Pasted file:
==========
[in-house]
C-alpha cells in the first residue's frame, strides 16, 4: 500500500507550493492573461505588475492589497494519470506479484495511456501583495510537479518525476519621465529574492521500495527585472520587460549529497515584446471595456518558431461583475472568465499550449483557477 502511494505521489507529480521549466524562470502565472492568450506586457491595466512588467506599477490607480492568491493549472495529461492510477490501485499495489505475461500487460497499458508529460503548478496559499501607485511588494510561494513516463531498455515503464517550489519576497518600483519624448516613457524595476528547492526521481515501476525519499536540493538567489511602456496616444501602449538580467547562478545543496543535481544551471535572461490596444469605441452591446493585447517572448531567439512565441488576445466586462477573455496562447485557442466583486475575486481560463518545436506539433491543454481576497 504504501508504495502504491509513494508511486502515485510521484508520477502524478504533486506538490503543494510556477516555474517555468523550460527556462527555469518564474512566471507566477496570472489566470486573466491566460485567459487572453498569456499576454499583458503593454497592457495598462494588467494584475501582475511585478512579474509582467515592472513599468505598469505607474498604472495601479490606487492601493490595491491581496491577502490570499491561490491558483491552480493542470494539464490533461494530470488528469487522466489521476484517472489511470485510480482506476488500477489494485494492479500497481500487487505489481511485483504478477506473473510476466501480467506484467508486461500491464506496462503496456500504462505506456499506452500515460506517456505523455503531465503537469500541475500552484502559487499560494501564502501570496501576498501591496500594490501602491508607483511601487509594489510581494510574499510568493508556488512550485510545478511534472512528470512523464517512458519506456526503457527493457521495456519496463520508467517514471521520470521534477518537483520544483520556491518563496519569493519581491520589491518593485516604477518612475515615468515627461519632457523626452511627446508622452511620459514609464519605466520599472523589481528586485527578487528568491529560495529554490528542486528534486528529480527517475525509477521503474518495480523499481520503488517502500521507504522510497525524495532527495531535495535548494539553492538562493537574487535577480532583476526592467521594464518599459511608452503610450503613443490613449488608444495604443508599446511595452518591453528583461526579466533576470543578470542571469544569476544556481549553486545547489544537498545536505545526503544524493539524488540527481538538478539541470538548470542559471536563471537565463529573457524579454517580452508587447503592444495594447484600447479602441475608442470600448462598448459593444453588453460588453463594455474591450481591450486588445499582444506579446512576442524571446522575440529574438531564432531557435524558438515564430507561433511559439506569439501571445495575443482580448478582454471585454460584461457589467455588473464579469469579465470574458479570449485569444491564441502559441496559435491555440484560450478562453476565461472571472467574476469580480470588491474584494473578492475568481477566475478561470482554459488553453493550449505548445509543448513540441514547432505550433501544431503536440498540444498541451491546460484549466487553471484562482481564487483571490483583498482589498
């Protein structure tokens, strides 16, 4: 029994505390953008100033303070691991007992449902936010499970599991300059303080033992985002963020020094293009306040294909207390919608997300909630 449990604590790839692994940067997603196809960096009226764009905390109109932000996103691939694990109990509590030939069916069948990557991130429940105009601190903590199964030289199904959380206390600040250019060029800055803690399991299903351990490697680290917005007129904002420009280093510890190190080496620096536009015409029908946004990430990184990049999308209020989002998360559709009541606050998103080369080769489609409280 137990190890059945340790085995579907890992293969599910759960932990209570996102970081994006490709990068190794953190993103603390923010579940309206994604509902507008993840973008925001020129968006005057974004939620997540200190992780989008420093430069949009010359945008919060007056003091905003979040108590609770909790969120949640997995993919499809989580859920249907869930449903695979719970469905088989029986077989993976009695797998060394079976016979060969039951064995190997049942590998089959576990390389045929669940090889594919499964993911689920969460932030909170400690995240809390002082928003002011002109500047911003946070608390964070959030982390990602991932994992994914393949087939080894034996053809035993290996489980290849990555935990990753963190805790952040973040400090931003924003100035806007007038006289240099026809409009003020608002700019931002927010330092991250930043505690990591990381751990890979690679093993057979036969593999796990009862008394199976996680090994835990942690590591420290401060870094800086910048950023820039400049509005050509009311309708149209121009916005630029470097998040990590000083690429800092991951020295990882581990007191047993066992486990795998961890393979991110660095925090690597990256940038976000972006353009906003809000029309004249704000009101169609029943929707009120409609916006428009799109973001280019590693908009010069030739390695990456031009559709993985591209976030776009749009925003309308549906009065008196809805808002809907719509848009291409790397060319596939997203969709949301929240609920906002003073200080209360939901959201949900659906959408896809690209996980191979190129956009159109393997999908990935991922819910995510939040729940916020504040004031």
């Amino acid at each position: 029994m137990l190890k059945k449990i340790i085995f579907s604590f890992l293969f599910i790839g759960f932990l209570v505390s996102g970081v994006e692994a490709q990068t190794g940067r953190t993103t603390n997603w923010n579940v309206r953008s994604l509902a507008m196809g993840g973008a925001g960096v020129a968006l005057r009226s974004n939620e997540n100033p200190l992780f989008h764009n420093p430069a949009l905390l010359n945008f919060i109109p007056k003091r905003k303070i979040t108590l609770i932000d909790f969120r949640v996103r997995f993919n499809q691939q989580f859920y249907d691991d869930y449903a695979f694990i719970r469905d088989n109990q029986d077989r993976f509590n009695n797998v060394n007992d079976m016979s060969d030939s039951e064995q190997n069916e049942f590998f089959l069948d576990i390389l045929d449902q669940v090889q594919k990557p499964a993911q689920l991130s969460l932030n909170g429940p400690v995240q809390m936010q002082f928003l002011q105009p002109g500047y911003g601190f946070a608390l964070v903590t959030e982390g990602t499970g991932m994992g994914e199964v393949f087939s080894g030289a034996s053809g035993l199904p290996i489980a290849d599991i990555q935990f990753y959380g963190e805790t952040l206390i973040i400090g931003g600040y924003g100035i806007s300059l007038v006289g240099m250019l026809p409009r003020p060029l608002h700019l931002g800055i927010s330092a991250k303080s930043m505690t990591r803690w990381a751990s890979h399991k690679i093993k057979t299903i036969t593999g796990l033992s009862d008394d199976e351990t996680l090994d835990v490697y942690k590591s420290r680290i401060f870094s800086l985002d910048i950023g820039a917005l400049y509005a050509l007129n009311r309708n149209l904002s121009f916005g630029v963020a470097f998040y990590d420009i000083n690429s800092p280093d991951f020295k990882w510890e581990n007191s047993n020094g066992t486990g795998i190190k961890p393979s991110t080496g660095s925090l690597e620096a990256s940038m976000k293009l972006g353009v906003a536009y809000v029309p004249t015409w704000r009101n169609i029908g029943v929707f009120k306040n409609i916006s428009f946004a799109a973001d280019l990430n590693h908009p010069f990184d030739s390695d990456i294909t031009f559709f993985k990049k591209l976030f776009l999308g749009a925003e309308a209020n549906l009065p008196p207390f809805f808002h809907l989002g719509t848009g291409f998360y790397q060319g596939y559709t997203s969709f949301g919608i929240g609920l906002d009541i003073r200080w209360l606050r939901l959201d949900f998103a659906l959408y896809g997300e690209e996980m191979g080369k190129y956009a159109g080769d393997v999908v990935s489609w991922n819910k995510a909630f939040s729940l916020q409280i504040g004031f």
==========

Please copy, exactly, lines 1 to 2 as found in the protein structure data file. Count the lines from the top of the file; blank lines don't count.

[in-house]
C-alpha cells in the first residue's frame, strides 16, 4: 500500500507550493492573461505588475492589497494519470506479484495511456501583495510537479518525476519621465529574492521500495527585472520587460549529497515584446471595456518558431461583475472568465499550449483557477 502511494505521489507529480521549466524562470502565472492568450506586457491595466512588467506599477490607480492568491493549472495529461492510477490501485499495489505475461500487460497499458508529460503548478496559499501607485511588494510561494513516463531498455515503464517550489519576497518600483519624448516613457524595476528547492526521481515501476525519499536540493538567489511602456496616444501602449538580467547562478545543496543535481544551471535572461490596444469605441452591446493585447517572448531567439512565441488576445466586462477573455496562447485557442466583486475575486481560463518545436506539433491543454481576497 504504501508504495502504491509513494508511486502515485510521484508520477502524478504533486506538490503543494510556477516555474517555468523550460527556462527555469518564474512566471507566477496570472489566470486573466491566460485567459487572453498569456499576454499583458503593454497592457495598462494588467494584475501582475511585478512579474509582467515592472513599468505598469505607474498604472495601479490606487492601493490595491491581496491577502490570499491561490491558483491552480493542470494539464490533461494530470488528469487522466489521476484517472489511470485510480482506476488500477489494485494492479500497481500487487505489481511485483504478477506473473510476466501480467506484467508486461500491464506496462503496456500504462505506456499506452500515460506517456505523455503531465503537469500541475500552484502559487499560494501564502501570496501576498501591496500594490501602491508607483511601487509594489510581494510574499510568493508556488512550485510545478511534472512528470512523464517512458519506456526503457527493457521495456519496463520508467517514471521520470521534477518537483520544483520556491518563496519569493519581491520589491518593485516604477518612475515615468515627461519632457523626452511627446508622452511620459514609464519605466520599472523589481528586485527578487528568491529560495529554490528542486528534486528529480527517475525509477521503474518495480523499481520503488517502500521507504522510497525524495532527495531535495535548494539553492538562493537574487535577480532583476526592467521594464518599459511608452503610450503613443490613449488608444495604443508599446511595452518591453528583461526579466533576470543578470542571469544569476544556481549553486545547489544537498545536505545526503544524493539524488540527481538538478539541470538548470542559471536563471537565463529573457524579454517580452508587447503592444495594447484600447479602441475608442470600448462598448459593444453588453460588453463594455474591450481591450486588445499582444506579446512576442524571446522575440529574438531564432531557435524558438515564430507561433511559439506569439501571445495575443482580448478582454471585454460584461457589467455588473464579469469579465470574458479570449485569444491564441502559441496559435491555440484560450478562453476565461472571472467574476469580480470588491474584494473578492475568481477566475478561470482554459488553453493550449505548445509543448513540441514547432505550433501544431503536440498540444498541451491546460484549466487553471484562482481564487483571490483583498482589498